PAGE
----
Sixth Circuit says yes to the dressScott J. Slavick
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Ever watch the actors strut along the red carpet at a star-studded event like the Academy Awards? Little may you know that the celebrity women’s dresses are all available for purchase online later that same evening—for a fraction of the cost.
Stripping the dresses from the actors backstage? Not exactly. This sort of imitative sale can happen because copyright law does not protect clothing designs. Odd, isn’t it? Copyright law protects all sorts of weird things that do not seem creative, but something as distinctive as the design of a celebrity’s Academy Awards dress does not.
But that may change (forgive the pun).
Last summer, a split U.S. Court of Appeals for the Sixth Circuit panel ruled in Varsity Brands Inc. et al. v. Star Athletica LLC that decorative designs used on cheerleading uniforms can be copyrighted (Case No. 14-5237). The panel, reviving the plaintiff’s infringement lawsuit over uniforms produced by rival Star Athletica, ruled 2-1 that the stripes, chevrons, and other graphic elements on uniforms sold by Varsity Brands, one of the world's largest producers of cheerleader gear, were eligible for copyright protection.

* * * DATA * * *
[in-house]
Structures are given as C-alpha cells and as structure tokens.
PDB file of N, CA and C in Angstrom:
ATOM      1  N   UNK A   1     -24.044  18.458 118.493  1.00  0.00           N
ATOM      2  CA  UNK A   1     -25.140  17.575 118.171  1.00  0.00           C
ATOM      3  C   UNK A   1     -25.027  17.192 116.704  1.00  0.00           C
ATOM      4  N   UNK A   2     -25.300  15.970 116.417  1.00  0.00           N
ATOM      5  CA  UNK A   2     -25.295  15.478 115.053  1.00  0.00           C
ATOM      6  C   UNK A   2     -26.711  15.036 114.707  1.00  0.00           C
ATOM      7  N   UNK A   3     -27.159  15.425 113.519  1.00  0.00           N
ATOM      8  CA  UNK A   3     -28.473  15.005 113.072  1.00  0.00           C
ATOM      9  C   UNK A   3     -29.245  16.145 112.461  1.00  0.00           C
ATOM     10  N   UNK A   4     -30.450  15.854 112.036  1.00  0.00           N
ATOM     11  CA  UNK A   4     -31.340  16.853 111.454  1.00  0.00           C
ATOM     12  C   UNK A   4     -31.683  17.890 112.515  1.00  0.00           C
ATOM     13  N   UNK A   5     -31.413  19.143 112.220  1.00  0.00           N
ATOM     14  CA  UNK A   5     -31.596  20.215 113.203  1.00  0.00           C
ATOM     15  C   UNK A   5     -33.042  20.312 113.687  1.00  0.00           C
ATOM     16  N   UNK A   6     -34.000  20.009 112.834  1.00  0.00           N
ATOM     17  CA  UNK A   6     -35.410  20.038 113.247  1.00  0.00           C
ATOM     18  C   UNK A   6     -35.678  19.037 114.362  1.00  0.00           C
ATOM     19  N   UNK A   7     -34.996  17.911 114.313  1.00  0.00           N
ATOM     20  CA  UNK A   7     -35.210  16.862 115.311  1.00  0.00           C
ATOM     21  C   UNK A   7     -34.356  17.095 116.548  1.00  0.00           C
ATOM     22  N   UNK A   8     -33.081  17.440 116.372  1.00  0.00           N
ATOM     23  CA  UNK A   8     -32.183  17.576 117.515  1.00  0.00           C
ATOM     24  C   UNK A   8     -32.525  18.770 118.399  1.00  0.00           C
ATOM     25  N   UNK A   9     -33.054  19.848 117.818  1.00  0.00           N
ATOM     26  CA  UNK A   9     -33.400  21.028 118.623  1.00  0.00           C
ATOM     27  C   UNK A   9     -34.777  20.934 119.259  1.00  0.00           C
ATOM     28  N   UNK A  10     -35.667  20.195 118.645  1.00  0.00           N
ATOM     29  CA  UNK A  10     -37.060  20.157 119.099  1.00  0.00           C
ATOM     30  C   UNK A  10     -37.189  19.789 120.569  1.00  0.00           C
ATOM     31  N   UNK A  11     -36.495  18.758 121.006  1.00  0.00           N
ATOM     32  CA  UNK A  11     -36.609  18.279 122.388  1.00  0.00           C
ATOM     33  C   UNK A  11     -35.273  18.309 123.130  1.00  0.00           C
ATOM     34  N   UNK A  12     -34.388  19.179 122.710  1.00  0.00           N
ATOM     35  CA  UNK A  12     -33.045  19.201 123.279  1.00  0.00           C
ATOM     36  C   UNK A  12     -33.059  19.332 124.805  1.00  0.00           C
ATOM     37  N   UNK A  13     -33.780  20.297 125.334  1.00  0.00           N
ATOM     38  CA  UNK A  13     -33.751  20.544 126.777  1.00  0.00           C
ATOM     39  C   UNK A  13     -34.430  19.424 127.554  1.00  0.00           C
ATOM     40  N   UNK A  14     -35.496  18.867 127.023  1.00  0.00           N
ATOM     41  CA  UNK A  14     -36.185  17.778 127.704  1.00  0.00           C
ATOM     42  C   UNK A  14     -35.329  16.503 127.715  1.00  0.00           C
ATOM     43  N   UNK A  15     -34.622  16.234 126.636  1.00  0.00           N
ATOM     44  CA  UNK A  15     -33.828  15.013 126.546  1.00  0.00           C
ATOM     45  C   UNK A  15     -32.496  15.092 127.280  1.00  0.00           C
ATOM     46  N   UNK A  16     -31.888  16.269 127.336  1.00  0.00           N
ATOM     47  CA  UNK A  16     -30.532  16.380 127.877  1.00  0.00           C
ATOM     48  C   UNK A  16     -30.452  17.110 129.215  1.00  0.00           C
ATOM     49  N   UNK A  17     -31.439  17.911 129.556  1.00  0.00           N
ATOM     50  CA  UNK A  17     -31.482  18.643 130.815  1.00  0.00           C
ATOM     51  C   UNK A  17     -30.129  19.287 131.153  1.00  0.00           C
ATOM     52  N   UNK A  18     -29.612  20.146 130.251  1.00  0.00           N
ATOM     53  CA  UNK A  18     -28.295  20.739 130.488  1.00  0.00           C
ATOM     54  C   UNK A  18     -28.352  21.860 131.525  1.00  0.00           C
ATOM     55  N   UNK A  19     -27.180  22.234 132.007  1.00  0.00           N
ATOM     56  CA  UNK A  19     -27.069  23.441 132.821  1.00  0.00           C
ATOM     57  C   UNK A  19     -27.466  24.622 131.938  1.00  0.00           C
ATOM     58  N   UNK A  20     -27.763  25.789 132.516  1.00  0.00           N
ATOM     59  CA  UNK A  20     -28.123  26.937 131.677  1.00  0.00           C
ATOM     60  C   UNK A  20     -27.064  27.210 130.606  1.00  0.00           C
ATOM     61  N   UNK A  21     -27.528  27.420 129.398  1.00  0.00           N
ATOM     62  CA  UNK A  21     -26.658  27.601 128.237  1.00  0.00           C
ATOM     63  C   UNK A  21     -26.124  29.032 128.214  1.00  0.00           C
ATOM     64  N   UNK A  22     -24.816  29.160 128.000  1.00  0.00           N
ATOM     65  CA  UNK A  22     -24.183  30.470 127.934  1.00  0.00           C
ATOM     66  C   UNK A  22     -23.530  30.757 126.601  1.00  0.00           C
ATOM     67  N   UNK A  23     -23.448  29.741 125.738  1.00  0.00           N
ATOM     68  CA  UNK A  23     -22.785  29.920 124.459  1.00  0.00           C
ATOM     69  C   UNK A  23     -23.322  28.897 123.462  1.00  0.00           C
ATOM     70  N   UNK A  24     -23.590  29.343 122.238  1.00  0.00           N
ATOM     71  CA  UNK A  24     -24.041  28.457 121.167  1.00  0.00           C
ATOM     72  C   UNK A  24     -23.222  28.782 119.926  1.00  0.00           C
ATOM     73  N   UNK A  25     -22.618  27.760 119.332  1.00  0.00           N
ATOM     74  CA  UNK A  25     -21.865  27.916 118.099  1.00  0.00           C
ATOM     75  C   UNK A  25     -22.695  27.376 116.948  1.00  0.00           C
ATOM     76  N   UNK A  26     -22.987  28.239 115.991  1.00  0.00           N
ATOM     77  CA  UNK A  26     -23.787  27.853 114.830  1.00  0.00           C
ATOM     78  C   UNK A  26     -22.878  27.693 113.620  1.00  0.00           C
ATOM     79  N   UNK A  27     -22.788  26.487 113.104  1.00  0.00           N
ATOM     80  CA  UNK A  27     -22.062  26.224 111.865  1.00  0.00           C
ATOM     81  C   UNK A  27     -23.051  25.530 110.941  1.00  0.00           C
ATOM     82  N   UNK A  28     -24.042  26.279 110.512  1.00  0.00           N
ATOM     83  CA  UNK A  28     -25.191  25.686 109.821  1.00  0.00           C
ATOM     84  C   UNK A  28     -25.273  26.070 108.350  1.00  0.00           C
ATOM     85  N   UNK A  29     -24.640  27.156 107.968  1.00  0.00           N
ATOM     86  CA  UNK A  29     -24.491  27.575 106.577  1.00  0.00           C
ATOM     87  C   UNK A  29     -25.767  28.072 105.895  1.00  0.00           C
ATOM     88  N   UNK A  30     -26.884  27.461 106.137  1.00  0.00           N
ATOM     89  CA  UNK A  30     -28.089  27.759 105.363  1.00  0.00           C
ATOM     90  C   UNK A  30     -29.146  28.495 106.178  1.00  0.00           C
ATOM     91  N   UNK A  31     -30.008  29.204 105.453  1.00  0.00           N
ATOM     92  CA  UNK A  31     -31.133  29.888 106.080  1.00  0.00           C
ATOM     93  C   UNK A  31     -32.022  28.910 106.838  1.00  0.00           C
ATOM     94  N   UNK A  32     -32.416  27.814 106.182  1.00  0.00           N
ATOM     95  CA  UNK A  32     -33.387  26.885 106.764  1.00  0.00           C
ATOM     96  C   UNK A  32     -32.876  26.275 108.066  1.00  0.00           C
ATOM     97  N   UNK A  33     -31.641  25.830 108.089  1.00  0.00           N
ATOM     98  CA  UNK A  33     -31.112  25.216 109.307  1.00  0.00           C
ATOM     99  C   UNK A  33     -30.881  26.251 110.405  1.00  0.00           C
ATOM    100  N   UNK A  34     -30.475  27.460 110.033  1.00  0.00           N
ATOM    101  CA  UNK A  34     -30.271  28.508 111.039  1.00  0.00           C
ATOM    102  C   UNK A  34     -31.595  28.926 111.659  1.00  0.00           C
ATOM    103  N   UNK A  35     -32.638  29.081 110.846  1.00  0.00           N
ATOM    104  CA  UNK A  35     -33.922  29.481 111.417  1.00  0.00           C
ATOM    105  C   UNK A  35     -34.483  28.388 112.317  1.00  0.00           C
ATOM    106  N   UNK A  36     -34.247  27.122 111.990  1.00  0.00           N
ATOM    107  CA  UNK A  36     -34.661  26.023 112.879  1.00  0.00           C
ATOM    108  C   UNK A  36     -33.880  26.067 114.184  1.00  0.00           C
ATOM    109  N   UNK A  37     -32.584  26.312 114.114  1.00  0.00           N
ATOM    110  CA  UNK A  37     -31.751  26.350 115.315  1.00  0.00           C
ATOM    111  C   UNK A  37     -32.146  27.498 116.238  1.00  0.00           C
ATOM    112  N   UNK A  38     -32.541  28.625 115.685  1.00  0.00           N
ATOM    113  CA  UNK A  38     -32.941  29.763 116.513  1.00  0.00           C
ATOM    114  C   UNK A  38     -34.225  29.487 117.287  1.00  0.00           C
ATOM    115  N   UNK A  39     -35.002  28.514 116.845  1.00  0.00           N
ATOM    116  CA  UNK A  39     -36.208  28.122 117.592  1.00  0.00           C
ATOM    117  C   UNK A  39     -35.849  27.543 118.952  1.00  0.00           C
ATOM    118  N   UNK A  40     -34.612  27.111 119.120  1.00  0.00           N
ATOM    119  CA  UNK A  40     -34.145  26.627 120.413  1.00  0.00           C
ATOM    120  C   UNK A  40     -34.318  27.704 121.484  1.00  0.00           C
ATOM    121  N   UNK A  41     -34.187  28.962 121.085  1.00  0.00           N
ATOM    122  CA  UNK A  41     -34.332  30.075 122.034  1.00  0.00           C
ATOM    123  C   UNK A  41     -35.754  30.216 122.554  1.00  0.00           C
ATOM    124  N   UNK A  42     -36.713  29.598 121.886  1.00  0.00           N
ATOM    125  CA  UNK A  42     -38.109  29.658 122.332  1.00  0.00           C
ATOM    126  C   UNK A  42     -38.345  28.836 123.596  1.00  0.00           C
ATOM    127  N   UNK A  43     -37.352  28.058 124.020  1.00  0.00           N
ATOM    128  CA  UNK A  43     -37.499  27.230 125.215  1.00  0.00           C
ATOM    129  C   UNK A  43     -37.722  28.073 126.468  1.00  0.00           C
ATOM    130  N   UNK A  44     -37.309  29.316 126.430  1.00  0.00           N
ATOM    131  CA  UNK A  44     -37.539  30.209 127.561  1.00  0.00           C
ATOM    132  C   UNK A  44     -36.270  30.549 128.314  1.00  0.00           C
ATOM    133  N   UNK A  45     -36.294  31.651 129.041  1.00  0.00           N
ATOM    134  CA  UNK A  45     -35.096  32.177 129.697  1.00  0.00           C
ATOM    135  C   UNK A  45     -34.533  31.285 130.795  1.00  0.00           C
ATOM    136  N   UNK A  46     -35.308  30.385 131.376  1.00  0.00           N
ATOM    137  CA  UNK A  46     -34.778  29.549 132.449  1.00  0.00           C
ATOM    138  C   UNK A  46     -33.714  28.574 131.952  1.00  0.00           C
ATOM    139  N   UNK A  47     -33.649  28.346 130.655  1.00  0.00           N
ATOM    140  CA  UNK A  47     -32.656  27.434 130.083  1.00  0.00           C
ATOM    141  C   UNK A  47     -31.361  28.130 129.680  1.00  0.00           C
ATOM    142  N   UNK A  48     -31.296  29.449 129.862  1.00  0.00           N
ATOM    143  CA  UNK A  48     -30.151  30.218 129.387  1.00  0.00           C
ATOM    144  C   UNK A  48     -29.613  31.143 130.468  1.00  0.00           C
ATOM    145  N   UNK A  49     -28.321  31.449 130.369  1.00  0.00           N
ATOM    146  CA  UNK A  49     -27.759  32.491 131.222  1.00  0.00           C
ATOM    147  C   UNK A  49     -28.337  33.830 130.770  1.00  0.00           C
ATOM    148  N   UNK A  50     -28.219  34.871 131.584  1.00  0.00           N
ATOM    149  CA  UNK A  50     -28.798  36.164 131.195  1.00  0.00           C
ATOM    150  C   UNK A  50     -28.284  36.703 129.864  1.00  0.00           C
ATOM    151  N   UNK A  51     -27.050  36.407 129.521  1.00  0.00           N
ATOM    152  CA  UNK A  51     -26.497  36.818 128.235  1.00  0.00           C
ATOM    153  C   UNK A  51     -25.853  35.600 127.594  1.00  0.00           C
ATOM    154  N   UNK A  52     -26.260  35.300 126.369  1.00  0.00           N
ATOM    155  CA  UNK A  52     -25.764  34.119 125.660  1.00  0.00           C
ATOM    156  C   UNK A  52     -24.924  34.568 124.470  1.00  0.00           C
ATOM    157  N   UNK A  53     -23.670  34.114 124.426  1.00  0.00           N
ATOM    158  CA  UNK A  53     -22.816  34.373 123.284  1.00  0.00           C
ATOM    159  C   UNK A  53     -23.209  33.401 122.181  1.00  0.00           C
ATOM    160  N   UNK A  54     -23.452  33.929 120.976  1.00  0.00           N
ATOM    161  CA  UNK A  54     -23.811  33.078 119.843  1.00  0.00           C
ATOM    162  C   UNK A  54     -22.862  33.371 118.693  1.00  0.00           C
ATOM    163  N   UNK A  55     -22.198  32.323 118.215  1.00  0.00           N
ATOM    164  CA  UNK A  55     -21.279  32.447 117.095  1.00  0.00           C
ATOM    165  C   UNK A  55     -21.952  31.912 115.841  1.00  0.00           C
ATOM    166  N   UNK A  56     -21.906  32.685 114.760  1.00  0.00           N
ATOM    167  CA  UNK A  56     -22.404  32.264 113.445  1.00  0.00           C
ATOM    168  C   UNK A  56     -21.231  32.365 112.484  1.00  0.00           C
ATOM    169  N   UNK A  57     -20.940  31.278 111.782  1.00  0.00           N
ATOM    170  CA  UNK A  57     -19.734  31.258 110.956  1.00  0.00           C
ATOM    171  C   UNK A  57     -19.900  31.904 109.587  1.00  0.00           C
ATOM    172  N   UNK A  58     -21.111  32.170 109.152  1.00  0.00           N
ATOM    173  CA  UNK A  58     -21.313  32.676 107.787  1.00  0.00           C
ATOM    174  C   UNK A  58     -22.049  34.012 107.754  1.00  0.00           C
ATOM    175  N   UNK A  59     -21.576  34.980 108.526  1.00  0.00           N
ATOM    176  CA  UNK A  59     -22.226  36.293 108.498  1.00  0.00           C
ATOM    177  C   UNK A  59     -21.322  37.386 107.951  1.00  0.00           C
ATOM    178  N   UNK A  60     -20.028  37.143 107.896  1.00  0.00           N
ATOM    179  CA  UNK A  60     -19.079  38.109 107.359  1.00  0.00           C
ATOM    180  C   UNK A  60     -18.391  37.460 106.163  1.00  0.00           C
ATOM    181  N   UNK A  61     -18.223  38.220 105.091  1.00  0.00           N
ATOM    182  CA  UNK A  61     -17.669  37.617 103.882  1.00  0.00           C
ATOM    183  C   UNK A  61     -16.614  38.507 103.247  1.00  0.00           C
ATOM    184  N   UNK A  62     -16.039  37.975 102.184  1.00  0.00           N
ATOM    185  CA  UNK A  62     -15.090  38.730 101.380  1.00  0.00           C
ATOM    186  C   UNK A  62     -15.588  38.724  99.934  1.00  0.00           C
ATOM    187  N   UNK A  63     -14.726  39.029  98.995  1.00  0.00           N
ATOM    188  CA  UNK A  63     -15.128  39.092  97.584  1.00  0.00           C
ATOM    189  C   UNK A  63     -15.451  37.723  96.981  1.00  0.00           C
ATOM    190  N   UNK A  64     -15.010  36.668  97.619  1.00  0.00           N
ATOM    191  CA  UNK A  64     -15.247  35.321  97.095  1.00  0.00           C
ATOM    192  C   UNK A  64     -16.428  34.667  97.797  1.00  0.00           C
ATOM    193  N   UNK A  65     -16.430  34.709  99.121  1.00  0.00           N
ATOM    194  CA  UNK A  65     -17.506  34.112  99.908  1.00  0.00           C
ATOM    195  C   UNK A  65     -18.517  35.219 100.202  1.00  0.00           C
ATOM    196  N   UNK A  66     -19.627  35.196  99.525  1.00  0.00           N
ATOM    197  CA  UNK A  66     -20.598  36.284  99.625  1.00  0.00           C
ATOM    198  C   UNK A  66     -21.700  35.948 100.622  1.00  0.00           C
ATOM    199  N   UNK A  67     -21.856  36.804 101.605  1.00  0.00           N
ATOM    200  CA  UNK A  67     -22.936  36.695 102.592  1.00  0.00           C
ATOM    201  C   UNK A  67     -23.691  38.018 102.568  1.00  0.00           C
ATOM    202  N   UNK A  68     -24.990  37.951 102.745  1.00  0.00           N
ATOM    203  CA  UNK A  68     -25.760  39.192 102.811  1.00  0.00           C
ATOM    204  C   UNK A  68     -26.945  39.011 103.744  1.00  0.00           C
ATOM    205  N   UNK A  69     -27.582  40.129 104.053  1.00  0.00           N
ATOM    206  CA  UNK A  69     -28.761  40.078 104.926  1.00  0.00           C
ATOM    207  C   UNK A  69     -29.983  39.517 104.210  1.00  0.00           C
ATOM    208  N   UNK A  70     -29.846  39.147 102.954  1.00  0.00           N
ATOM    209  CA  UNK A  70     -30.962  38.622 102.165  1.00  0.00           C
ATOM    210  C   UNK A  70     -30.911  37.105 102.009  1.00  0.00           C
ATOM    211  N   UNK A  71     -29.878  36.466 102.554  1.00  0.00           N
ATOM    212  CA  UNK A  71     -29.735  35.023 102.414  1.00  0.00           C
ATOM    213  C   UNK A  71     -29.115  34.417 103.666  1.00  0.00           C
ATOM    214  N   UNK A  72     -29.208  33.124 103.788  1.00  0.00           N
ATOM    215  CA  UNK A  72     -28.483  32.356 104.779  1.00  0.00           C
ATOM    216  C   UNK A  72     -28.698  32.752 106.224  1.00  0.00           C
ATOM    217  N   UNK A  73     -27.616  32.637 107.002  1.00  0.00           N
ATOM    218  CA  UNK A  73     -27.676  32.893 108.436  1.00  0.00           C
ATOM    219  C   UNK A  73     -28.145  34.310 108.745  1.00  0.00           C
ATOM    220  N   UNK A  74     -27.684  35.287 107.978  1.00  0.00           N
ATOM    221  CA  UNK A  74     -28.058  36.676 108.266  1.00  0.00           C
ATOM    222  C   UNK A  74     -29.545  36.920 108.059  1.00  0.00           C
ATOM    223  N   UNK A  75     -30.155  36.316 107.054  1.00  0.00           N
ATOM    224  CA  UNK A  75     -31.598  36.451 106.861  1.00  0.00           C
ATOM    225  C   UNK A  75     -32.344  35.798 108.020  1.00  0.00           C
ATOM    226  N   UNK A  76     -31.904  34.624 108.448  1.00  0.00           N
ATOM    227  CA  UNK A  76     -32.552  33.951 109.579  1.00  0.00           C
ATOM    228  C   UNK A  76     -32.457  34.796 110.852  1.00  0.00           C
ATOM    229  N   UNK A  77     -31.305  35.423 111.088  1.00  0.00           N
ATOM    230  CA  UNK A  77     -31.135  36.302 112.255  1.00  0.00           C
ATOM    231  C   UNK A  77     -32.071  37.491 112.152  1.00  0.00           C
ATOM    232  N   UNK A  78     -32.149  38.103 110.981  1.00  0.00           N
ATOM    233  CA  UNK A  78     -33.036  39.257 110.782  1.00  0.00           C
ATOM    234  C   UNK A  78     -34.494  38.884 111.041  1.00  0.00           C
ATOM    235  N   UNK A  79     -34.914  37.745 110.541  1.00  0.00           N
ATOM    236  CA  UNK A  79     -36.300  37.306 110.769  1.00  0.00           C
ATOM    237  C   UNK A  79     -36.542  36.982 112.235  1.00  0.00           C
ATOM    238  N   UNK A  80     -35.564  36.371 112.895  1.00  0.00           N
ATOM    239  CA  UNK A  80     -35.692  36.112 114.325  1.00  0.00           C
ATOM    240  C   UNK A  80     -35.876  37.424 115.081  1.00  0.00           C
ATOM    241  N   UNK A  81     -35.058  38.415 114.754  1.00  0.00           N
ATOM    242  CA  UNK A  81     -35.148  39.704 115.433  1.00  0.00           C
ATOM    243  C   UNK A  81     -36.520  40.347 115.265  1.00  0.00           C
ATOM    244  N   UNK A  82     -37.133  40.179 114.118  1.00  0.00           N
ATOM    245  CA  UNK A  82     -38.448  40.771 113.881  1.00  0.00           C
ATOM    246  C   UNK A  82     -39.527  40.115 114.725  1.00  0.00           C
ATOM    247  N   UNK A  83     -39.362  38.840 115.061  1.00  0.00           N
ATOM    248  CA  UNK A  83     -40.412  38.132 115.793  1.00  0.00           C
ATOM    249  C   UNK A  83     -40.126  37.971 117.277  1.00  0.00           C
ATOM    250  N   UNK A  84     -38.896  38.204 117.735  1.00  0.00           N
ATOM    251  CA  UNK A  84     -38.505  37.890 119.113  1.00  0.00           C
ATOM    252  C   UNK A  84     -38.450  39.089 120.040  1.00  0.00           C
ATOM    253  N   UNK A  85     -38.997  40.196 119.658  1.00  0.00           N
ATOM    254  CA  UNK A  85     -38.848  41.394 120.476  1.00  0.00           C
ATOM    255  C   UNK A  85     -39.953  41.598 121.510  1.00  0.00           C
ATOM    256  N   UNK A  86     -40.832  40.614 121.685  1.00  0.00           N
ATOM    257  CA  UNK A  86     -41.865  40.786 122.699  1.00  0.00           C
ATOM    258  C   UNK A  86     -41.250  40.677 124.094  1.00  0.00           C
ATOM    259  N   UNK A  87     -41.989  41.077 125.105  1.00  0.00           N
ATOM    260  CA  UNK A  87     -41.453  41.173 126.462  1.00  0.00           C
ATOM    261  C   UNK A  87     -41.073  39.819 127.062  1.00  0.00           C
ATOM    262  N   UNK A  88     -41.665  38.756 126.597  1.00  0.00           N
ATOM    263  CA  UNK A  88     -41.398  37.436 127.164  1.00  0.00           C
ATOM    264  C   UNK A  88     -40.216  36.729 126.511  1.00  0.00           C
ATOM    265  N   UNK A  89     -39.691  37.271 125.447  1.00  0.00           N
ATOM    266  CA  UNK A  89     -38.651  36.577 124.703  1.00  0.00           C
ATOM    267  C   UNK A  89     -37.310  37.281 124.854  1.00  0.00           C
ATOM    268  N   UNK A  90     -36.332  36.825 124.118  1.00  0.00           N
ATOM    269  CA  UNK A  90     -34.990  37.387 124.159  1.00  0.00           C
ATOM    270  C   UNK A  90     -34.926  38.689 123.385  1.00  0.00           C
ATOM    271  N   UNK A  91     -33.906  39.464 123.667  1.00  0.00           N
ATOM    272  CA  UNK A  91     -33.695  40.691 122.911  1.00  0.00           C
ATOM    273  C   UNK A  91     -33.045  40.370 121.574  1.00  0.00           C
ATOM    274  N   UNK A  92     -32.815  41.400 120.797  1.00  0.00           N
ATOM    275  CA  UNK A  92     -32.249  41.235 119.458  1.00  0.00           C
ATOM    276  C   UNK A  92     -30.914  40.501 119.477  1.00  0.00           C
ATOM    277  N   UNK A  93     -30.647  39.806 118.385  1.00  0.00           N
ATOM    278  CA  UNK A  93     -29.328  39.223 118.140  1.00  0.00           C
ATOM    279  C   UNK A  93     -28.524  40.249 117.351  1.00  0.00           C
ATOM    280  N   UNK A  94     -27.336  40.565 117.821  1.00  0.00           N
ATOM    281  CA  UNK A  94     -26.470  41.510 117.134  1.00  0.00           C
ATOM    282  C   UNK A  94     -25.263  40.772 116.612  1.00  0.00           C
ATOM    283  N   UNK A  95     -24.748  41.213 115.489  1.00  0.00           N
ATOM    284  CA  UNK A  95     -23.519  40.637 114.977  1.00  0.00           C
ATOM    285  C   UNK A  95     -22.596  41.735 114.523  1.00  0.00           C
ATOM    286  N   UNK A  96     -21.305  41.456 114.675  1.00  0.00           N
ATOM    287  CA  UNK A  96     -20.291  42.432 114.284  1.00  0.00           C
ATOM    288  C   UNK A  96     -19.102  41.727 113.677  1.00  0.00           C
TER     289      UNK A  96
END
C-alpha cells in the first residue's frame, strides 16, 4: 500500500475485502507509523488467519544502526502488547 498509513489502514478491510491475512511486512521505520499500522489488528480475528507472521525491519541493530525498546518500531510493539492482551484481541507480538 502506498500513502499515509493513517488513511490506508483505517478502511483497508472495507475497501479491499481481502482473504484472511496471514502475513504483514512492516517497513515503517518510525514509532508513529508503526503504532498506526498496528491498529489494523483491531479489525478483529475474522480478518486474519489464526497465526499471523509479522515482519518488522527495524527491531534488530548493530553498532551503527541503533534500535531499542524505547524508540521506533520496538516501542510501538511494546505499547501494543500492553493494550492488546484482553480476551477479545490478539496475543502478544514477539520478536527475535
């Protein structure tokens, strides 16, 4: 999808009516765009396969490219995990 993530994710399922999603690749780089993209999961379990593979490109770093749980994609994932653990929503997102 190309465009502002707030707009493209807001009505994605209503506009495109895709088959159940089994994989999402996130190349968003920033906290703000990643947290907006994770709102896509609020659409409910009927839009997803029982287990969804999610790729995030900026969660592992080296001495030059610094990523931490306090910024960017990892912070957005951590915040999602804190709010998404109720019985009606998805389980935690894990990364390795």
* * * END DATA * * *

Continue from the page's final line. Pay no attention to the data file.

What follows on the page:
In the past, clothing has been considered a functional, useful item that was not eligible for copyright. That was how the lower court ruled last year: it held that Varsity's stripes and chevrons were inseparable from the company's otherwise unprotectable apparel. Without stripes or chevrons, the lower court said, these outfits would not be considered cheerleading uniforms.
The Sixth Circuit disagreed. It held that designs featured on Varsity's uniforms were conceptually separable from the clothing itself and therefore entitled to copyright protection. The Court felt that the graphic features of Varsity’s designs were capable of being identified separately from and existing independently of the utilitarian aspects of its cheerleading uniforms. And it felt comfortable holding that Varsity’s graphic designs were copyrightable subject matter.
You might think that was going far enough, but the Sixth Circuit went further. Click here to continue reading the article on Inside Counsel.
Reprinted with permission from the March 21, 2016 edition of Inside Counsel© 2016 ALM Media Properties, LLC. All rights reserved. Further duplication without permission is prohibited, contact 877-257-3382 or firstname.lastname@example.org.